New law could hurt SLC liquor stores

Posted 2/22/24

While a State Senate bill to establish supermarket wine licenses is making its way through the Senate committee process in Albany, local liquor store owners who rely on wine sales fear passage of the …

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New law could hurt SLC liquor stores


While a State Senate bill to establish supermarket wine licenses is making its way through the Senate committee process in Albany, local liquor store owners who rely on wine sales fear passage of the law would put them out of business.

Senate Bill S6786 sponsored by State Sen. Liz Krueger, (D, WF) 28th Senate District, would allow major supermarket chains like Wegmans, Hannafords, Price Chopper and Walmart to sell wine off their shelves. However, wine makes up a large portion of liquor store business for what are often small mom and pop shops across the state and St. Lawrence County.

The bill is co-sponsored by a small group of downstate Democrat Senators. A similar bill is being pushed in the house.

The bill, if made law, would allow grocery stores of more than 5,000 feet and those that already sell beer to sell wine, effectively benefiting big box chain stores only by allowing them entry and potential dominance in the lucrative New York State wine industry. And, those stores have the ability to purchase huge amounts of product from suppliers. That, in turn, could lead to suppliers raising the minimum purchase amount, and therefore the upfront cost, to a level that smaller liquor stores can’t afford. Such a law would effectively box out small shops from the enormous box wine market, and bottle markets as well. 

Read more of the details on the legislation at https://www.nysenate.gov/legislation/bills/2023/S6786 .

What it means locally

Tracey Wilson, who owns T&R Wines & Liquors at 145 Market St. in the SeaComm Plaza with her husband Ron, says the bill would make business unsustainable for some stores.

“It will change the whole scheme of things,” Wilson said.

“It will be grocery stores only, and only certain lines, not the great selection that we have,” she said. “But for little stores, they can’t compete.”

The buying power of large grocery chains to control the minimum purchase, which could block small liquor stores from ultimately selling wine, would make it difficult for local shops to stay viable.

Wilson said wine sales make up a large portion of liquor store business. T&R does about 40 percent of its business in wine sales, she said.

Jordan Hennessy, T&R manager who plans to eventually buy the store, agreed.

“It definitely could hurt us in that way,” Hennessy said.

“And, a lot of the NY wineries are openly against it,” Wilson said.

It’s not just about the bottom line either for the local stores. In T&R’s case, the store and the Wilsons have donated to countless local jamborees, fundraisers and local non profits like Renewal House and others in its 24 years in business. The store, like many North Country spirits shops, has a role in the community beyond just being a business selling a product. If T&R and other local shops are put out of business by the legislative action in Albany, that would go away.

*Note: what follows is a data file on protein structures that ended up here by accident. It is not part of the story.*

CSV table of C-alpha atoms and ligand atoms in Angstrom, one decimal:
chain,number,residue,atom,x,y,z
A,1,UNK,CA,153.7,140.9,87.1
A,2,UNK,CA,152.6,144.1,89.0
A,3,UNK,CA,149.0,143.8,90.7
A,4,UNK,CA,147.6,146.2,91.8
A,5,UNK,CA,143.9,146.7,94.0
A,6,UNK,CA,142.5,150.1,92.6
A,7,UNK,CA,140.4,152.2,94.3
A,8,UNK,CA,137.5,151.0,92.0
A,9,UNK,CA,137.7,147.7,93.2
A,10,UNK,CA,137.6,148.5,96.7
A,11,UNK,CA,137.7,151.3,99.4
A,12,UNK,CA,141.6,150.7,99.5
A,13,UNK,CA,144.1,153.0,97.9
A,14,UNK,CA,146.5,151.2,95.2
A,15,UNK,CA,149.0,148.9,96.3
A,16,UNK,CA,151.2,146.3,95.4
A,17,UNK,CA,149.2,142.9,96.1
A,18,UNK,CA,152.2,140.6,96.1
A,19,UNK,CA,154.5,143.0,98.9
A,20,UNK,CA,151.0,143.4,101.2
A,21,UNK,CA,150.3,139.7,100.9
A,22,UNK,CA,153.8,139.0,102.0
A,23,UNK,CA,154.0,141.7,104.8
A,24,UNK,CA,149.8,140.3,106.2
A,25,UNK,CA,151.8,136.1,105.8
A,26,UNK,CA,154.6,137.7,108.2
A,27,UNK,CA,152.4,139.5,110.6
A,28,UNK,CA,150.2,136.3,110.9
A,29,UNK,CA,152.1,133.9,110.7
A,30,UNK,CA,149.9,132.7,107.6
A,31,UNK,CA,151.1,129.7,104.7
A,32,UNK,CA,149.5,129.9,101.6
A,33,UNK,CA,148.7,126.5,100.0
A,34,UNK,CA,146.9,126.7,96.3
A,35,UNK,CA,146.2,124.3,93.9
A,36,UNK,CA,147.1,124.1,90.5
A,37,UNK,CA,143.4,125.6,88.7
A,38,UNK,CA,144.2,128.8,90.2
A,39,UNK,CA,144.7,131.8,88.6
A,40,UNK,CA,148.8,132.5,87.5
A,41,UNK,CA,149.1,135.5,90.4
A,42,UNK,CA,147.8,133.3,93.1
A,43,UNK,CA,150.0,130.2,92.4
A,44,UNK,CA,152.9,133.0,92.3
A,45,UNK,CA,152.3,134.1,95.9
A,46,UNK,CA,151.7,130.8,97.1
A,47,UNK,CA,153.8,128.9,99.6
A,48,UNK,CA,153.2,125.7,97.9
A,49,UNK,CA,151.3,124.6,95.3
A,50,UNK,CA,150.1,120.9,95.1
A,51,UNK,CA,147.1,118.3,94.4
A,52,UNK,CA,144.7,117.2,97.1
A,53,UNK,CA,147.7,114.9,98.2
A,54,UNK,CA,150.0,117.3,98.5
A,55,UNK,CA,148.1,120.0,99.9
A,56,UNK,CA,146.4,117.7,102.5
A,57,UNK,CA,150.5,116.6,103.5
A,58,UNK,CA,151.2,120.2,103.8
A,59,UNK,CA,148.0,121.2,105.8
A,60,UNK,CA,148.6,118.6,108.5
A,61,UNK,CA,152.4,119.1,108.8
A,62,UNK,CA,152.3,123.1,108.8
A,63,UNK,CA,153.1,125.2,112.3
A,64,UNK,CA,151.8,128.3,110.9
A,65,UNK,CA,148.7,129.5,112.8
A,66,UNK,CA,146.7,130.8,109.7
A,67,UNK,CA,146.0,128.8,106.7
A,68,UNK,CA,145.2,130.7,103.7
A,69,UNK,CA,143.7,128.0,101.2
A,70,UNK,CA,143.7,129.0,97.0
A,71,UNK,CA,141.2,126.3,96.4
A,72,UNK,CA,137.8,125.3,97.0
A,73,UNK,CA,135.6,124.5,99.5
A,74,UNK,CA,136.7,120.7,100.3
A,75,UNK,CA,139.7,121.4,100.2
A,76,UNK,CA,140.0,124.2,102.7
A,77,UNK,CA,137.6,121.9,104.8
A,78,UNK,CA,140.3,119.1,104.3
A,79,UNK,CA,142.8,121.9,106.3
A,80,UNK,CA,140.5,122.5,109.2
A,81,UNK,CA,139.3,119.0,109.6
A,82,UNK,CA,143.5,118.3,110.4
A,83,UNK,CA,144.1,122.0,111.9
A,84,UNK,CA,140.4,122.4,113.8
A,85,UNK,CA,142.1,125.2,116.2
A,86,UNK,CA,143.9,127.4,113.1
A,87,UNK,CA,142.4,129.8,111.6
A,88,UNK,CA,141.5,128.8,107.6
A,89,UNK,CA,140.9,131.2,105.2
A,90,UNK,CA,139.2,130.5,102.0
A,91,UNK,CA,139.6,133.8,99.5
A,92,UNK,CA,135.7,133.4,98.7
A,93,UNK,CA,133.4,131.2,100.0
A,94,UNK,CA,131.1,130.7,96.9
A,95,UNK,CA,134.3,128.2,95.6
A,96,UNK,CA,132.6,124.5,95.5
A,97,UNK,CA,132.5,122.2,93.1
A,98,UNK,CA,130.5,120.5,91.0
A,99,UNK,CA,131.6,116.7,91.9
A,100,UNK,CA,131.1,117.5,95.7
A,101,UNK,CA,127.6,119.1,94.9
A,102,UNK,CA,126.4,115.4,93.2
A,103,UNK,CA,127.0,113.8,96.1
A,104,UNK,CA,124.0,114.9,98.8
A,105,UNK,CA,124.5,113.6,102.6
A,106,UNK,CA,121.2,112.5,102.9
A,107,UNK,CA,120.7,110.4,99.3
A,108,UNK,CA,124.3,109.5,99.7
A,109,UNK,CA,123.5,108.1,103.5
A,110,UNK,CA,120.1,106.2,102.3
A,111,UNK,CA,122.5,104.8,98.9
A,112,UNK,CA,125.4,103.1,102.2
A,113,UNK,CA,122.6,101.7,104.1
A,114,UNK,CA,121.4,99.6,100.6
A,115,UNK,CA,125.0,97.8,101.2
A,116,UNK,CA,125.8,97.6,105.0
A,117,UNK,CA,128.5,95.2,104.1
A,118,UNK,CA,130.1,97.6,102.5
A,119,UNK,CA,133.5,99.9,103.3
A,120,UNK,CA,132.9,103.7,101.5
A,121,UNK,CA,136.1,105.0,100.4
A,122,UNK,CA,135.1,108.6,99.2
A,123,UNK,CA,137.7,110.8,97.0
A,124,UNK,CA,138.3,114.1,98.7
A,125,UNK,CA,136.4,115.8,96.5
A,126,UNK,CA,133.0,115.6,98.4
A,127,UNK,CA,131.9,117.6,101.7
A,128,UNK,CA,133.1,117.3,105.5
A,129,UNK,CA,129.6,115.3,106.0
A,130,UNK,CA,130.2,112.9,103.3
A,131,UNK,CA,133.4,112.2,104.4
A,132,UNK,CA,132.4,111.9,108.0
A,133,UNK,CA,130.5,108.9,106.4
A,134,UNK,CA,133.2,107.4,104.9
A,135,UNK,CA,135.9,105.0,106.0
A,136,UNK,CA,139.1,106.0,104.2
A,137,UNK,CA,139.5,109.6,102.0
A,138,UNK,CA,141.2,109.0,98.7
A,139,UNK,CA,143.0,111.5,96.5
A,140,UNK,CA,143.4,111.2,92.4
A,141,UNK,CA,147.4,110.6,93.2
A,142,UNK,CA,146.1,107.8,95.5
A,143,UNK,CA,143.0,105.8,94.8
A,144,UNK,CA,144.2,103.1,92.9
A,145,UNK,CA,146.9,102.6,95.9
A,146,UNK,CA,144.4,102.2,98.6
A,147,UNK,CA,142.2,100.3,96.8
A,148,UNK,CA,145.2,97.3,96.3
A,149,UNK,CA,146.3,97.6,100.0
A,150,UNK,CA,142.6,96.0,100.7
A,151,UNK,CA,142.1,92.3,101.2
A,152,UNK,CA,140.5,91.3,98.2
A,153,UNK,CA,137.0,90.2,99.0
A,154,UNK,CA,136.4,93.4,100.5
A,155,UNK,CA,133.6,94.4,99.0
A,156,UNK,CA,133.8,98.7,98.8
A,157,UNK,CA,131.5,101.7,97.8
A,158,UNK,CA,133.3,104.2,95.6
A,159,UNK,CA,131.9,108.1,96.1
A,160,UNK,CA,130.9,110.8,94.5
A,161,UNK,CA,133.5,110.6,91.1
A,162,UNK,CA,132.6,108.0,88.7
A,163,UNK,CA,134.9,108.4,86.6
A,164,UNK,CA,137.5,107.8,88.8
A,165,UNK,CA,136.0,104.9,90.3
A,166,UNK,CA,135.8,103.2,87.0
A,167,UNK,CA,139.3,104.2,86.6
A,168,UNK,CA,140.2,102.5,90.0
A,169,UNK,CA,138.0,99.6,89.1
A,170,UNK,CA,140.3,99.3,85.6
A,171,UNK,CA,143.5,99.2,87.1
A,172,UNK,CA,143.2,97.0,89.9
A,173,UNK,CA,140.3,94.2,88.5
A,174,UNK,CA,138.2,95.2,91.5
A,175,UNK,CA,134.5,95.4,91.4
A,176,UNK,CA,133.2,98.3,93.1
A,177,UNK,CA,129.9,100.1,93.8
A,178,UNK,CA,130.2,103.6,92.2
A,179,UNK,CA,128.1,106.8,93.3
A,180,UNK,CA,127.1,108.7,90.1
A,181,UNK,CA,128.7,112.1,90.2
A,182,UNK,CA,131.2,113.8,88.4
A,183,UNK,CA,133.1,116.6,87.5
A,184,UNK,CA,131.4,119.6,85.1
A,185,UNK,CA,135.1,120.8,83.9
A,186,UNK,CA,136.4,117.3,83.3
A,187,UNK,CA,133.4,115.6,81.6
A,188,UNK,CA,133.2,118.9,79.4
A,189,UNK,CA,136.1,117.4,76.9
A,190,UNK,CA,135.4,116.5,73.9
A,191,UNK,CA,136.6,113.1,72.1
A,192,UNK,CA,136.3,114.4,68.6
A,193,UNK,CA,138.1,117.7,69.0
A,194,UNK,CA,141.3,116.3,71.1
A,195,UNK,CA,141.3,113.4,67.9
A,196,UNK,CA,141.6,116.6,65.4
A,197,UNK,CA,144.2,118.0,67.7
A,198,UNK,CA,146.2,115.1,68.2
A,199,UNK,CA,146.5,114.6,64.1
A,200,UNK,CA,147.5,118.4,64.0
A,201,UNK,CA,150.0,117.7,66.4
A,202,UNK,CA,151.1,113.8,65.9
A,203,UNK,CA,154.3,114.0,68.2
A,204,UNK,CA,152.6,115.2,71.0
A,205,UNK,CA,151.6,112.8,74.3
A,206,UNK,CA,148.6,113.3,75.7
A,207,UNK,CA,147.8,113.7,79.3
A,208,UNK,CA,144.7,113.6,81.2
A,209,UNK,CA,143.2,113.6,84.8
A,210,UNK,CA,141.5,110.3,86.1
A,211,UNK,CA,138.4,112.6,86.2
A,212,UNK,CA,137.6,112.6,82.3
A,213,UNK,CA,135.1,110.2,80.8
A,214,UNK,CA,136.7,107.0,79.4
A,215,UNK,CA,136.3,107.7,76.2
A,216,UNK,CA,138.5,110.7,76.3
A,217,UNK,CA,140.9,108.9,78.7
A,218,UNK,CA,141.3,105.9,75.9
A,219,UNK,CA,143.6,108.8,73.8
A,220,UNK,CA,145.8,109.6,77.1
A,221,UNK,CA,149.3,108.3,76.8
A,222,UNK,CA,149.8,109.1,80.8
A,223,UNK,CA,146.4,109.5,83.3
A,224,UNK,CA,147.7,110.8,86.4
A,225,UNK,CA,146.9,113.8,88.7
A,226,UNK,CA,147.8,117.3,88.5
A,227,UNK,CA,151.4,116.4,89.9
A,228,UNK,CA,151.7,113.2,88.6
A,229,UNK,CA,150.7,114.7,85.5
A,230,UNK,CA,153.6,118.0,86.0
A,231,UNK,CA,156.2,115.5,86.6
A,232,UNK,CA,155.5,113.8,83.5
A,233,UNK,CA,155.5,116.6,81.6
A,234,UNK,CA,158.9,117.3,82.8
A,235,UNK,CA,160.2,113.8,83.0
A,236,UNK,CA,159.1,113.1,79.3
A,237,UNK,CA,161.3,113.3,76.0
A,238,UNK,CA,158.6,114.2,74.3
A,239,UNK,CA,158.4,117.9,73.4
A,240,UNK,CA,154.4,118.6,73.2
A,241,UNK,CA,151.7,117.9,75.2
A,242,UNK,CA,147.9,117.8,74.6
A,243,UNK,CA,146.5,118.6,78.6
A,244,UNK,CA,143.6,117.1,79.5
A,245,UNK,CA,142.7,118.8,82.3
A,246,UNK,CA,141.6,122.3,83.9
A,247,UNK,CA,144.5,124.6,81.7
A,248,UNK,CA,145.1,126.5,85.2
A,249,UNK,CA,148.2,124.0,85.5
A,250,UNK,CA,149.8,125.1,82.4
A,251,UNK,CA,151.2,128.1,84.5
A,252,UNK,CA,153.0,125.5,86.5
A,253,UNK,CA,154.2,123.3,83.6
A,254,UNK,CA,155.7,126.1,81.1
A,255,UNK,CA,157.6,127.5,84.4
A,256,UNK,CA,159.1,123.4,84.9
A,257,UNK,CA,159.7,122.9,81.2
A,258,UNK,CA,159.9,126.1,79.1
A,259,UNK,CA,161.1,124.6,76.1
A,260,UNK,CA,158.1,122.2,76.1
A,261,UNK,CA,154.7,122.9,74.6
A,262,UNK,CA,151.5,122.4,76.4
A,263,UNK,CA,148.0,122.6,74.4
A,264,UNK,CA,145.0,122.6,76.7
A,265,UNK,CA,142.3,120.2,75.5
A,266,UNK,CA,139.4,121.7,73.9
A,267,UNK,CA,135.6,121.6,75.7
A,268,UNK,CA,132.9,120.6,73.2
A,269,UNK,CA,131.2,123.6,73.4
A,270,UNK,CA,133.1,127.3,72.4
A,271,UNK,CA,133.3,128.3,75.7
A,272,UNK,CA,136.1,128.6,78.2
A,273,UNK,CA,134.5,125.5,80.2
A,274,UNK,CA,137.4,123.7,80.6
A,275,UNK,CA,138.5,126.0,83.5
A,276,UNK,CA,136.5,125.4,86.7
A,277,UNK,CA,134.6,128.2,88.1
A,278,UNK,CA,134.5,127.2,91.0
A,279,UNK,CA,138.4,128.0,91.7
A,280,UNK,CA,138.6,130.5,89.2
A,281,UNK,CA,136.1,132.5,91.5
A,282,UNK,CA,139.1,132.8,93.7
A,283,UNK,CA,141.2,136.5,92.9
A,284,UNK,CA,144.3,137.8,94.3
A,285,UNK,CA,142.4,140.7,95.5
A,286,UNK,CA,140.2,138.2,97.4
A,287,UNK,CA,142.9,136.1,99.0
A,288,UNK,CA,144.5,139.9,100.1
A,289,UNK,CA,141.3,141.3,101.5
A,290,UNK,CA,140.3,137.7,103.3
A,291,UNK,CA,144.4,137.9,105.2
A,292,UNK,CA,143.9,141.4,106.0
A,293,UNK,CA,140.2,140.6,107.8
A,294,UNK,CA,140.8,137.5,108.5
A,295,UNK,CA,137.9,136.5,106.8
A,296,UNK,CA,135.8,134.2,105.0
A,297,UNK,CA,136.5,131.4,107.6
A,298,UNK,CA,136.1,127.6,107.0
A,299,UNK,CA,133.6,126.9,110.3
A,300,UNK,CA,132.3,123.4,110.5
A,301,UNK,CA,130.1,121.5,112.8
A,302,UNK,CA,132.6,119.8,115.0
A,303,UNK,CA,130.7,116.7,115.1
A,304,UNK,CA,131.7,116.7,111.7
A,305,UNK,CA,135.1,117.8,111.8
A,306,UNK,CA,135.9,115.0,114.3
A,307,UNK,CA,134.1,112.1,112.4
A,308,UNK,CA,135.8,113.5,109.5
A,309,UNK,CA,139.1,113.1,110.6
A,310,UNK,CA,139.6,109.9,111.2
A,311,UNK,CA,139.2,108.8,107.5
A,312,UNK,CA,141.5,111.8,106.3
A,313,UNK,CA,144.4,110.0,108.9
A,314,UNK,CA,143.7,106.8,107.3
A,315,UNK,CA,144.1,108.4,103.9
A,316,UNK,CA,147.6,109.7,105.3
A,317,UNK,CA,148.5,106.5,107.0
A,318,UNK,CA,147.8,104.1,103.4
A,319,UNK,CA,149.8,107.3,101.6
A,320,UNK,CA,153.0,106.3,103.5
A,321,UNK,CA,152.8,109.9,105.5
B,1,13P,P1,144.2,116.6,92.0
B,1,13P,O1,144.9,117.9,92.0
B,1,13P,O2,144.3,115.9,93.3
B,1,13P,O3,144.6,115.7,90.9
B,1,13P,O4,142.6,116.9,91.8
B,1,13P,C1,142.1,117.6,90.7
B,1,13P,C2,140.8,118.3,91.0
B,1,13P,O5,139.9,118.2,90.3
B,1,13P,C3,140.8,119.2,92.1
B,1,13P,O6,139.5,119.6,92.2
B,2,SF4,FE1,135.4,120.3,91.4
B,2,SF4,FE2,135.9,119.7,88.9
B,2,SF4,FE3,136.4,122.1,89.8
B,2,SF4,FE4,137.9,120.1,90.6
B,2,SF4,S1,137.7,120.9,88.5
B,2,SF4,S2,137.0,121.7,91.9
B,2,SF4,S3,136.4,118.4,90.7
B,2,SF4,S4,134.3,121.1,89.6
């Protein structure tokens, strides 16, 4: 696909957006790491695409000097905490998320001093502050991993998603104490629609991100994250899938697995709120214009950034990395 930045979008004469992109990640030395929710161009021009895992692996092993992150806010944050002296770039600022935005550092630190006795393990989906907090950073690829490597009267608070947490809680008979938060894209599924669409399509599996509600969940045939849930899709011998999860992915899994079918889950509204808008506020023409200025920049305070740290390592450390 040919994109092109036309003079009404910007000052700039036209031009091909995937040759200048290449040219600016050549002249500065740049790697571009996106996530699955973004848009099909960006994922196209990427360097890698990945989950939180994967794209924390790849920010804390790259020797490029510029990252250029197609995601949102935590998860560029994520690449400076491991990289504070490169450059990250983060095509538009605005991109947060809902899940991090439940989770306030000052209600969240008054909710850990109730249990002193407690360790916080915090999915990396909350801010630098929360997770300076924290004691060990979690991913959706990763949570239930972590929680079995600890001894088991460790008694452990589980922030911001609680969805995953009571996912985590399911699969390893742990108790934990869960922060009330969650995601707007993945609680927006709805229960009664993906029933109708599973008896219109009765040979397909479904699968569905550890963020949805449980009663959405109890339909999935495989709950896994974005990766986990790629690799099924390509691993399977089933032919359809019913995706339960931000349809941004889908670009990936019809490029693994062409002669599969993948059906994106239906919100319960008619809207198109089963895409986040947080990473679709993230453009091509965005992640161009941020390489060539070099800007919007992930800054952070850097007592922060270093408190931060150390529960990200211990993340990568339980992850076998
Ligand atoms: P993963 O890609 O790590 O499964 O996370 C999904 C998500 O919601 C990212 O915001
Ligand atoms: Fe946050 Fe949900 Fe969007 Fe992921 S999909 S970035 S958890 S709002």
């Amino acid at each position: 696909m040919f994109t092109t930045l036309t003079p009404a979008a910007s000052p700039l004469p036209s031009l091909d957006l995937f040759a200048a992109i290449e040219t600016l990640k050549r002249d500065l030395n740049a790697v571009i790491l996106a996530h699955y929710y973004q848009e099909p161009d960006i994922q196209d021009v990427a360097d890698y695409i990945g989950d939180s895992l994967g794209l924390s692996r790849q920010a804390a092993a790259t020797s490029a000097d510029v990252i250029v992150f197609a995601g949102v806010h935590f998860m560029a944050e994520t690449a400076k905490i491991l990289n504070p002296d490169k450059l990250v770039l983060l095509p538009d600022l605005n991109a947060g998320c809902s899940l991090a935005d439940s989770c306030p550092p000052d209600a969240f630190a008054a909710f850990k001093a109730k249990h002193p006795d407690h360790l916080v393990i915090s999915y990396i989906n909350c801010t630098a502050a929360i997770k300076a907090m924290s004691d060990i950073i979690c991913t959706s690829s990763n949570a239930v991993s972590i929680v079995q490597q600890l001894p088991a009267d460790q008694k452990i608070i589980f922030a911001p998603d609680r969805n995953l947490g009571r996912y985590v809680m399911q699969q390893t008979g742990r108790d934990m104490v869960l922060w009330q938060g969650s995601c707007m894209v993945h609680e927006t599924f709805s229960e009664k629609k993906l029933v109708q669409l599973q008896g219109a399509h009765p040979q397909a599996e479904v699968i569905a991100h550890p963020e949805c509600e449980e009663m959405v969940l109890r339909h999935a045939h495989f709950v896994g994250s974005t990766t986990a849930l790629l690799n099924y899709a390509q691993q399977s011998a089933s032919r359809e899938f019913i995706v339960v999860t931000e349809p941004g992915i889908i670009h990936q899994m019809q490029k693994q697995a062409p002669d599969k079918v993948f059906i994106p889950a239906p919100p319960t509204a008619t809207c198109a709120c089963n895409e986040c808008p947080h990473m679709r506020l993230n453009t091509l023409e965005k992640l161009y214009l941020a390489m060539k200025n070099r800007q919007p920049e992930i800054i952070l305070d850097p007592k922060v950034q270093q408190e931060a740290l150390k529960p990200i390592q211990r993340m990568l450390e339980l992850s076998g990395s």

“We put a lot back into the community,” she said.

And, the store, like many others in the North Country, provides local jobs, often for students. In T&R’s case, the store employs 12 people besides the two owners to stay open 7 days a week.

“One of our biggest worries in my head is that we are going to lose our bread and butter in the wine,” Hennessy said.

“Companies [wine suppliers] will raise their minimum purchase levels. We don’t have the spending power,” he said.

“This is a very slippery slope,” said Hennessy.

Wilson said once the grocery store law is passed, the next step could be direct to consumer sales through Amazon.

“New York State is so unfriendly towards business,” Wilson said.

If the legislation passes eventually, things would change for the store.

“We very quickly would lose half our employees,” she said.

“We will still be here. We will still be open, but it will definitely hurt us. And then there are the smaller stores that aren’t going to survive,” she said.

At the state level

Wilson said the Wegman’s company, which runs a group of high-end grocery stores downstate, has been pushing for grocery store wine sales for years. In Wegman’s case, the company often opens separate wine and liquor stores adjacent to its large groceries to get around the current law, said Wilson. Wegman’s and other large grocery companies bring a lot of lobby power to Albany.

The local shop is being proactive and trying to generate grassroots support to kill the bill.

Wilson said she has contacted the local state representatives in the Assembly and Senate. “The ones we have say they are bored with us,” the owner said.

“And, we’re part of a lobby group for liquor stores across the state,” Hennessy added.

Local residents and customers can help support the effort to kill the grocery store wine sales legislation by signing onto an auto generated letter to the region’s state representatives at SaveNYWine.com .